History of minority communities now a mandatory part of Welsh school curriculum3 min readReading Time: 2 minutes
To teach students a more accurate version of Welsh history, all students will be taught about racism and about the contributions made by Black, Asian and minority ethnic communities (BAME) to Welsh society.
Kirsty Williams, the country’s education minister, said this addition to the curriculum would help children and young people become “ethical and informed citizens of Wales and the world.”
The Welsh government has voted for the new school curriculum to be introduced in 2022. The curriculum involves six areas of learning, which are yet to be laid out. A group had been set up by the government to look into how Black and Asian history was taught in schools and how racial inequality was affecting educational outcomes in Wales. It was led by Professor Charlotte Williams OBE, who said, “The attainment of children and young people from some minority communities is being hampered by a curriculum that has failed to represent their histories, and the contributions of their communities, past and present.”
Her report had 51 recommendations including: mandatory anti-racism and diversity training for all trainee and acting teachers; BAME history to be taught in schools; and scholarships to support more BAME students into teacher training.
The Welsh government said £500,000 would be provided to support the implementation of the report’s recommendations.
Triggered by Black Lives Matter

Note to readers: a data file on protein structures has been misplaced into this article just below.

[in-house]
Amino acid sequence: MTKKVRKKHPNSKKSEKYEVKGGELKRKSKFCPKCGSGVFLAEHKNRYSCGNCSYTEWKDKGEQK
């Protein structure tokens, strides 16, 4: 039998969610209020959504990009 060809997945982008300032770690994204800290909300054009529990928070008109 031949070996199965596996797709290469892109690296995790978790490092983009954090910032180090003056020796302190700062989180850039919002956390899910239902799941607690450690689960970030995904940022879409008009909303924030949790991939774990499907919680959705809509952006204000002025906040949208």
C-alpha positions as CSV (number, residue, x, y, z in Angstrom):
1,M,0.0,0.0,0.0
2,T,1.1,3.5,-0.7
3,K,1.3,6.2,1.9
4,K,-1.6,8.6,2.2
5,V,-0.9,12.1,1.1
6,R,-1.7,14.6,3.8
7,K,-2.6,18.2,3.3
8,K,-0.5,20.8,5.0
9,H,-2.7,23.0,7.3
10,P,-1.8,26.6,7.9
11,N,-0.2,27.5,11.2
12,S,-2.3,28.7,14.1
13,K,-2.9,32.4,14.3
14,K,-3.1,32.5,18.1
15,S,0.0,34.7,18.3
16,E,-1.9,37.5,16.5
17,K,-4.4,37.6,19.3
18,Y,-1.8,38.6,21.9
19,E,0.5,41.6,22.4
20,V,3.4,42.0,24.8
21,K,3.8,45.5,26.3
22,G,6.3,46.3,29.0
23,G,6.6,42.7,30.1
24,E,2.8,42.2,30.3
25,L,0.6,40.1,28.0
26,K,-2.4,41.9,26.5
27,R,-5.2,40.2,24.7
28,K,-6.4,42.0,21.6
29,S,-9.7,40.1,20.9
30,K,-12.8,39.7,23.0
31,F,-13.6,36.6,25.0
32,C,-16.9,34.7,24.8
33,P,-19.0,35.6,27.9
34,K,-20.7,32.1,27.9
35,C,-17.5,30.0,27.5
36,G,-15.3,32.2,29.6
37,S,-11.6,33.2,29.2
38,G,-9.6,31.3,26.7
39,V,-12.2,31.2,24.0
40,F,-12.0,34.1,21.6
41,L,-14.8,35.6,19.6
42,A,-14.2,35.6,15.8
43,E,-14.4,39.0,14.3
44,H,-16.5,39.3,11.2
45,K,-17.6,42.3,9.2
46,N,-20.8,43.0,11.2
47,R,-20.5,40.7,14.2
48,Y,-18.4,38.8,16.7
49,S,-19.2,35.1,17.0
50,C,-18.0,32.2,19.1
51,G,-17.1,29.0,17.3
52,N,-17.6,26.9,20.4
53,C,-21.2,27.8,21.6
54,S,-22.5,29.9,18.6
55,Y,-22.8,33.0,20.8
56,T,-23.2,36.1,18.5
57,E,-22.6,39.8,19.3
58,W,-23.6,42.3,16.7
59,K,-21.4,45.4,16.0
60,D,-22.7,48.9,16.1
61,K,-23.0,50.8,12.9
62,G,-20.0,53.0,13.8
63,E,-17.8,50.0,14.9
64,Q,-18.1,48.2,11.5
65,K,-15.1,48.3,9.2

Following the global Black Lives Matter protests that took place in May and June 2020 after the death of George Floyd, a debate began in the UK about how little is taught in schools about Black history and British colonialism.
Thousands of people signed petitions calling on the government to do more to expand the national curriculum to include these subjects.
Justice for George Floyd
George Perry Floyd Jr was an African-American man murdered by police during an arrest after a store employee alleged he had passed a counterfeit $20 bill in Minneapolis, UK. Derek Chauvin, one of four police officers who arrived on the scene, knelt on Floyd’s neck and back for nine minutes and 29 seconds, which is said to have caused his death. This incident sparked protests around the world, and shone the light on racism and police brutality in the US. This incident also gave rise to the Black Lives Matter movement, or BLM for short. Today, however, justice was served when Chauvin was declared guilty of murder, and has been sent to prison for a long, long time.
Sources: BBC, Global Citizen